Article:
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Mix It Up: Get ready for rhubarb



By Carie Birkmeier EBS STAFF

The tart taste of rhubarb is a nostalgic one to me, bringing me back to summer days in Ohio, my mother tending to our family garden. I have fond memories of her clipping off a few stalks of rhubarb, washing them, and filling a bowl of sugar for me and my brothers to dip the crisp sticks into as a mid-day treat.


Rhubarb, a perennial vegetable typically used as if it were a fruit, is one of the first plants to be harvested in the springtime. The stalks range in color from pink to bright red, often streaked with stripes of green. They resemble celery, though the two are unrelated. When harvesting, look for longer, thinner stalks—they will be the sweetest and most tender. The large, flat leaves at the tips of the plant are poisonous if ingested, containing oxalic acid, a compound used in metal polish and stain removers.

The flavor of rhubarb is bracingly tart on its own, but preparing with a sweetener like sugar and honey can help balance the cheek-puckering flavor. Cooking the vegetable also helps to bring out the natural sugars present in the plant.

Though I have admittedly never purchased rhubarb—I always have it in my garden—fresh stalks will likely be available at your local farmers’ market or grocery store during the months of May and June. I highly recommend planting some in your garden. It re-grows annually, it’s low maintenance, and nothing beats free, fresh garden-grown food.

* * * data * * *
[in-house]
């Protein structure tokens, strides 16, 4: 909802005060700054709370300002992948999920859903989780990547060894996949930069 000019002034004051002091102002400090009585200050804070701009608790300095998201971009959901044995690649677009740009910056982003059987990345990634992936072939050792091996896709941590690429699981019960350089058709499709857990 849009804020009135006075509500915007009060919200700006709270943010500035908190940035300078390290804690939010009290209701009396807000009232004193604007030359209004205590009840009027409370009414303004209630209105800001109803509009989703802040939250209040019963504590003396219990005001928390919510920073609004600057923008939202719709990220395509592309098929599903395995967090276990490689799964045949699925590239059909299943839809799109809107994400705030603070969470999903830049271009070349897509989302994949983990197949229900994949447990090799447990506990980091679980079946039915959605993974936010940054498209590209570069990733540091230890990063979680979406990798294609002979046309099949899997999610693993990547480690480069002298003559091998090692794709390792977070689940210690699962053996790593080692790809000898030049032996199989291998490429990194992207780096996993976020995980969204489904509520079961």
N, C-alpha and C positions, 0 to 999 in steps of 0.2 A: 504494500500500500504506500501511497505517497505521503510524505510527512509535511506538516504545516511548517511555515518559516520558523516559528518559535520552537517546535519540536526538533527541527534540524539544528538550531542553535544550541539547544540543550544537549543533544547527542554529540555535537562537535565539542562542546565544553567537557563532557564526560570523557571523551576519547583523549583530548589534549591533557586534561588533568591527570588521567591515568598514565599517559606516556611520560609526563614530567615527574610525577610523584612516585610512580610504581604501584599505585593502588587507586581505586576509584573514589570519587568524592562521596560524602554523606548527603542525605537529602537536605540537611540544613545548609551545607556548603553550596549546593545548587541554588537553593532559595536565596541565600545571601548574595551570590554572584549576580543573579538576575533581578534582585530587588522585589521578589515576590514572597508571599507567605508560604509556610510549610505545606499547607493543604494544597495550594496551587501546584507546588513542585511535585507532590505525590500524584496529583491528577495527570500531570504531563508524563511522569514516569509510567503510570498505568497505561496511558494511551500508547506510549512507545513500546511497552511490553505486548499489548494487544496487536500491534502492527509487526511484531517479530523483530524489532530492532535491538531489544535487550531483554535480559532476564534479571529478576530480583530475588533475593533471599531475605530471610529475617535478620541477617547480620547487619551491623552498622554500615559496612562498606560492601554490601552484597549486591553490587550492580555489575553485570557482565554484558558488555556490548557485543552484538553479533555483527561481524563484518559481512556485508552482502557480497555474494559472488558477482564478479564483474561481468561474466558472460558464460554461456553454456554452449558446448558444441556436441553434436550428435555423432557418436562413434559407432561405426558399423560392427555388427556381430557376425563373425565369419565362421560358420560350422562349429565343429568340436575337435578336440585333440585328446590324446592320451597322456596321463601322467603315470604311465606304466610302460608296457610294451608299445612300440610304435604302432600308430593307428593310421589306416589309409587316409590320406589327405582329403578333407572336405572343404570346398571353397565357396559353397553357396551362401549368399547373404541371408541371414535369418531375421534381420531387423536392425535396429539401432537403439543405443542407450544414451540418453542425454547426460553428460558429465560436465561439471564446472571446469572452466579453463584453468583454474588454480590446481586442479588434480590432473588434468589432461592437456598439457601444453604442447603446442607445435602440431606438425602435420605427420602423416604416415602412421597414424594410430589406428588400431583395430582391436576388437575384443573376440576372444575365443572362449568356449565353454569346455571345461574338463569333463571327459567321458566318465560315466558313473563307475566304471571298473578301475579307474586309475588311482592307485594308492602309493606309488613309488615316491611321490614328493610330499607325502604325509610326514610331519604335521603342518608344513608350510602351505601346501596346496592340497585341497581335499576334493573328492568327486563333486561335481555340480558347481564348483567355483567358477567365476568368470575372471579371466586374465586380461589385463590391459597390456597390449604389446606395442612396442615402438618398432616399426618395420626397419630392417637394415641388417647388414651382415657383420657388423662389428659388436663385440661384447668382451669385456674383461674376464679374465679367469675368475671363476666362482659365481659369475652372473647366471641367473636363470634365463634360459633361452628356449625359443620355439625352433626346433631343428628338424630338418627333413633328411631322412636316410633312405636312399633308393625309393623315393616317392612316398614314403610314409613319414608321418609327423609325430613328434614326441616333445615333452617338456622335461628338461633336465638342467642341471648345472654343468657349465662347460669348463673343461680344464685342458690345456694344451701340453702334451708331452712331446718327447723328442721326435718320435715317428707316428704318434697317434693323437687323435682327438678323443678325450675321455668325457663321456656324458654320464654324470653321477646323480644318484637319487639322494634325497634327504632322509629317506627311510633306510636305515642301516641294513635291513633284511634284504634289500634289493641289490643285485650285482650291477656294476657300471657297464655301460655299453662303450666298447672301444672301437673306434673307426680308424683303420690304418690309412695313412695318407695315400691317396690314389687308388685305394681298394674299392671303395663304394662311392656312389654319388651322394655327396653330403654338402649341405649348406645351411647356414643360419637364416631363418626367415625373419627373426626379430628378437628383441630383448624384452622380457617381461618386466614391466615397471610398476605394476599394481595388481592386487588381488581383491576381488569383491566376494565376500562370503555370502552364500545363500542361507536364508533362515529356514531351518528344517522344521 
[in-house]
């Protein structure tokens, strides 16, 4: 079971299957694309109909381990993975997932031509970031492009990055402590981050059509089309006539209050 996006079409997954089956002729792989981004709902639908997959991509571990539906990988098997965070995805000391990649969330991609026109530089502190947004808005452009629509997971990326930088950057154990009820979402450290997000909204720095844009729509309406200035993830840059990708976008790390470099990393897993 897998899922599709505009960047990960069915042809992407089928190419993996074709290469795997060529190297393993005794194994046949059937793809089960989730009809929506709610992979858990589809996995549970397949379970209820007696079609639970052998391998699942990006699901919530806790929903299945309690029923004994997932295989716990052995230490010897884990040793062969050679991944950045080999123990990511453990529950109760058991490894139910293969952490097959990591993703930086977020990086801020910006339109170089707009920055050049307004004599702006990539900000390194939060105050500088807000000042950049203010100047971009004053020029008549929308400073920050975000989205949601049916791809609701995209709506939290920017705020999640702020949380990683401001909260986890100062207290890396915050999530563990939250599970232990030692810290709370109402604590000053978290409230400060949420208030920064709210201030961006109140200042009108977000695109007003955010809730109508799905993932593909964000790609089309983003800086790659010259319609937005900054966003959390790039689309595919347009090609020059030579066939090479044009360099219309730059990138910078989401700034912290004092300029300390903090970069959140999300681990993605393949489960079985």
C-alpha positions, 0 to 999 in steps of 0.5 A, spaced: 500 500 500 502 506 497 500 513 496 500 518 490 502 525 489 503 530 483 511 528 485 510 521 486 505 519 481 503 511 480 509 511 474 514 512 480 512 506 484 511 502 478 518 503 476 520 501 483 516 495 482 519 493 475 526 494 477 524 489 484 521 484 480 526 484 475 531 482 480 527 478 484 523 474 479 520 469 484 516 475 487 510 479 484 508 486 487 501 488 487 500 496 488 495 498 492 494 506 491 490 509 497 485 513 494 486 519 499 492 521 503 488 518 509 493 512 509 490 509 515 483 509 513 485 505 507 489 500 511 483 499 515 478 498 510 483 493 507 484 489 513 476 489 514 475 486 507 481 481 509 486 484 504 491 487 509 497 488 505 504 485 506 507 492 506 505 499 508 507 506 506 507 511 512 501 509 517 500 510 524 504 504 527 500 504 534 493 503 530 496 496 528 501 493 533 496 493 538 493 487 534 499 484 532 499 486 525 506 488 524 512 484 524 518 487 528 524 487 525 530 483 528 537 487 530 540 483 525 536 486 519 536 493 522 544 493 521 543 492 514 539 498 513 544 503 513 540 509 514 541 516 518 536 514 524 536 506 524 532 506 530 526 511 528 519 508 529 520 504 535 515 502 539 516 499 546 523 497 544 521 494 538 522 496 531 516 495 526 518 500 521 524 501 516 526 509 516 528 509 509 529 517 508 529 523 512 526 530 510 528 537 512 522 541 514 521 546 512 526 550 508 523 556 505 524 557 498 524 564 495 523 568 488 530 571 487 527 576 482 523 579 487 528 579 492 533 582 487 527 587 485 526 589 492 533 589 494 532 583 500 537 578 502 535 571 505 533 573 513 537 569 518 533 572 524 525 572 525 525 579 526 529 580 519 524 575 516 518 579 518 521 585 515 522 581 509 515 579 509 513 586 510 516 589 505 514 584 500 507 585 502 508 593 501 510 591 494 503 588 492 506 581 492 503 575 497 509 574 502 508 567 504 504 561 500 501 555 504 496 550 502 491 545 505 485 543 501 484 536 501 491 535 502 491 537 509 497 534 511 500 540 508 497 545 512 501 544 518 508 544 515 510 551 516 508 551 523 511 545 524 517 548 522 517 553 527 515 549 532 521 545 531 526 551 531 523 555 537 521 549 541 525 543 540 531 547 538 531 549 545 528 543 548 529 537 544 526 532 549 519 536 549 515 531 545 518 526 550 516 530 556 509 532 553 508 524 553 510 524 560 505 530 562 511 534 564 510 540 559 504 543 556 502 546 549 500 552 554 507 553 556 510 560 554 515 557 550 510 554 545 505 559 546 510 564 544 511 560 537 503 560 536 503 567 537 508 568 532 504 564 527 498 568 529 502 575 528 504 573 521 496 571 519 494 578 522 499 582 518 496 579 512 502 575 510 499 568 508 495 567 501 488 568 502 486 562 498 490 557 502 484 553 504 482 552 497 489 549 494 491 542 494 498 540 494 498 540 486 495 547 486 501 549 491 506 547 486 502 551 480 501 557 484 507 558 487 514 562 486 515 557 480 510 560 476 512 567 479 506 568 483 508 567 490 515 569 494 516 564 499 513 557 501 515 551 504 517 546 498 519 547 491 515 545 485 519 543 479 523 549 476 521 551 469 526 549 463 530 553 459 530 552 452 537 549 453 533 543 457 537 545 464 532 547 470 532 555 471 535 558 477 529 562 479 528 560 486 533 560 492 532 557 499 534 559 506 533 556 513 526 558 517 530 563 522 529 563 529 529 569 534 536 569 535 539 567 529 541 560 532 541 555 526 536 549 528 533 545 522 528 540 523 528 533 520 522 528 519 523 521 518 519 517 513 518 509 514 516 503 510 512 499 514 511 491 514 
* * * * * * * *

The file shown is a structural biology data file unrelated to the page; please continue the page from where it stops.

The uses for rhubarb are endless—I’ve made everything from pies to curds, sauces to side dishes, and even cocktails. It can most definitely be used in both sweet or savory applications, sweet being the most common. If you’re going this route, be sure to add plenty of sugar to balance out the tart flavor of the rhubarb. Roasting rhubarb brings out the natural sugars in the plant, and provides a great, unexpected topping to a fresh salad.

Spring Rhubarb Salad

4 cups loosely packed spinach

2-3 stalks of rhubarb, cut into bite-sized pieces

1-2 tablespoons honey

¼ red onion, very thinly sliced

¼ cup walnuts, roughly chopped

3 oz. crumbled goat cheese

Preheat oven to 400 F. Toss the rhubarb with olive oil, salt and pepper. Spread out onto a baking sheet and drizzle with honey. Roast in the oven for 12-15 minutes, until slightly soft and caramelized. Allow to cool.

Wash and dry the spinach well. Toss with the remaining ingredients and your favorite vinaigrette; a balsamic version pairs nicely with this salad.

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